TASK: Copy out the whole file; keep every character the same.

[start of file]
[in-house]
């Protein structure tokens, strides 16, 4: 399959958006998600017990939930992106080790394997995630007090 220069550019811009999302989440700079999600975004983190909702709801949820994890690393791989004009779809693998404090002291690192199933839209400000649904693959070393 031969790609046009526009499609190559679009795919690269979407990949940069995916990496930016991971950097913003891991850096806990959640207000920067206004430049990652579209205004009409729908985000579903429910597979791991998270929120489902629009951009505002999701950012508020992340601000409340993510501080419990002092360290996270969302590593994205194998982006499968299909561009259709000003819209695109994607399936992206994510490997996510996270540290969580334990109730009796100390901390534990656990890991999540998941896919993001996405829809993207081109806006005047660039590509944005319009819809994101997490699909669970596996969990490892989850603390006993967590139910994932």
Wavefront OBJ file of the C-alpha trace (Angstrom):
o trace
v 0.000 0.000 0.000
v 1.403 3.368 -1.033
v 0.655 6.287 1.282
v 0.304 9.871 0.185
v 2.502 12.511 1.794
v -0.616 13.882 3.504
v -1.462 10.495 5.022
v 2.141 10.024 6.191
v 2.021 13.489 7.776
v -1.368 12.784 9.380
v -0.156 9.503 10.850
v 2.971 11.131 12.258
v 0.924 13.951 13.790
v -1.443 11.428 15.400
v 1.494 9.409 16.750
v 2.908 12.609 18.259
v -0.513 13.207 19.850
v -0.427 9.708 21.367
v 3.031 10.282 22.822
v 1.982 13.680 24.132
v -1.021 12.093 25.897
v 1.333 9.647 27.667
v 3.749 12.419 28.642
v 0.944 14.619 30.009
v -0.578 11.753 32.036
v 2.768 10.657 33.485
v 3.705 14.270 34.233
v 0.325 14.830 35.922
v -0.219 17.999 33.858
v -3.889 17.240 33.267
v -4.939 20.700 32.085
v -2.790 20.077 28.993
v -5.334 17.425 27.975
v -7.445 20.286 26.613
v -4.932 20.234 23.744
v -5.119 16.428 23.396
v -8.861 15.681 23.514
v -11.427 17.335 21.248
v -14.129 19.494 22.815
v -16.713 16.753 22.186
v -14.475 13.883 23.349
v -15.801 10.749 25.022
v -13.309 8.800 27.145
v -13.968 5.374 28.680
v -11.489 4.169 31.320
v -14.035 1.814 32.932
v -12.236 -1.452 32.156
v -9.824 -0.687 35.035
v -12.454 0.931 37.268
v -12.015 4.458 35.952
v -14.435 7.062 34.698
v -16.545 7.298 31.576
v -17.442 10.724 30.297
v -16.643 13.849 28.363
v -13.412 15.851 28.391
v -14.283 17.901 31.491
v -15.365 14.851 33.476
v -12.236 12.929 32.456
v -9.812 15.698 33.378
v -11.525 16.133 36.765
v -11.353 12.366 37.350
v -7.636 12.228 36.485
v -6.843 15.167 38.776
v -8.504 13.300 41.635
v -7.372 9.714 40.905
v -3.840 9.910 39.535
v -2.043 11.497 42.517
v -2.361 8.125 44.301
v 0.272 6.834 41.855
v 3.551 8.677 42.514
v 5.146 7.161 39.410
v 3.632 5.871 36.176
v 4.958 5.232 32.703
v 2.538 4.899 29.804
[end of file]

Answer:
[in-house]
């Protein structure tokens, strides 16, 4: 399959958006998600017990939930992106080790394997995630007090 220069550019811009999302989440700079999600975004983190909702709801949820994890690393791989004009779809693998404090002291690192199933839209400000649904693959070393 031969790609046009526009499609190559679009795919690269979407990949940069995916990496930016991971950097913003891991850096806990959640207000920067206004430049990652579209205004009409729908985000579903429910597979791991998270929120489902629009951009505002999701950012508020992340601000409340993510501080419990002092360290996270969302590593994205194998982006499968299909561009259709000003819209695109994607399936992206994510490997996510996270540290969580334990109730009796100390901390534990656990890991999540998941896919993001996405829809993207081109806006005047660039590509944005319009819809994101997490699909669970596996969990490892989850603390006993967590139910994932």
Wavefront OBJ file of the C-alpha trace (Angstrom):
o trace
v 0.000 0.000 0.000
v 1.403 3.368 -1.033
v 0.655 6.287 1.282
v 0.304 9.871 0.185
v 2.502 12.511 1.794
v -0.616 13.882 3.504
v -1.462 10.495 5.022
v 2.141 10.024 6.191
v 2.021 13.489 7.776
v -1.368 12.784 9.380
v -0.156 9.503 10.850
v 2.971 11.131 12.258
v 0.924 13.951 13.790
v -1.443 11.428 15.400
v 1.494 9.409 16.750
v 2.908 12.609 18.259
v -0.513 13.207 19.850
v -0.427 9.708 21.367
v 3.031 10.282 22.822
v 1.982 13.680 24.132
v -1.021 12.093 25.897
v 1.333 9.647 27.667
v 3.749 12.419 28.642
v 0.944 14.619 30.009
v -0.578 11.753 32.036
v 2.768 10.657 33.485
v 3.705 14.270 34.233
v 0.325 14.830 35.922
v -0.219 17.999 33.858
v -3.889 17.240 33.267
v -4.939 20.700 32.085
v -2.790 20.077 28.993
v -5.334 17.425 27.975
v -7.445 20.286 26.613
v -4.932 20.234 23.744
v -5.119 16.428 23.396
v -8.861 15.681 23.514
v -11.427 17.335 21.248
v -14.129 19.494 22.815
v -16.713 16.753 22.186
v -14.475 13.883 23.349
v -15.801 10.749 25.022
v -13.309 8.800 27.145
v -13.968 5.374 28.680
v -11.489 4.169 31.320
v -14.035 1.814 32.932
v -12.236 -1.452 32.156
v -9.824 -0.687 35.035
v -12.454 0.931 37.268
v -12.015 4.458 35.952
v -14.435 7.062 34.698
v -16.545 7.298 31.576
v -17.442 10.724 30.297
v -16.643 13.849 28.363
v -13.412 15.851 28.391
v -14.283 17.901 31.491
v -15.365 14.851 33.476
v -12.236 12.929 32.456
v -9.812 15.698 33.378
v -11.525 16.133 36.765
v -11.353 12.366 37.350
v -7.636 12.228 36.485
v -6.843 15.167 38.776
v -8.504 13.300 41.635
v -7.372 9.714 40.905
v -3.840 9.910 39.535
v -2.043 11.497 42.517
v -2.361 8.125 44.301
v 0.272 6.834 41.855
v 3.551 8.677 42.514
v 5.146 7.161 39.410
v 3.632 5.871 36.176
v 4.958 5.232 32.703
v 2.538 4.899 29.804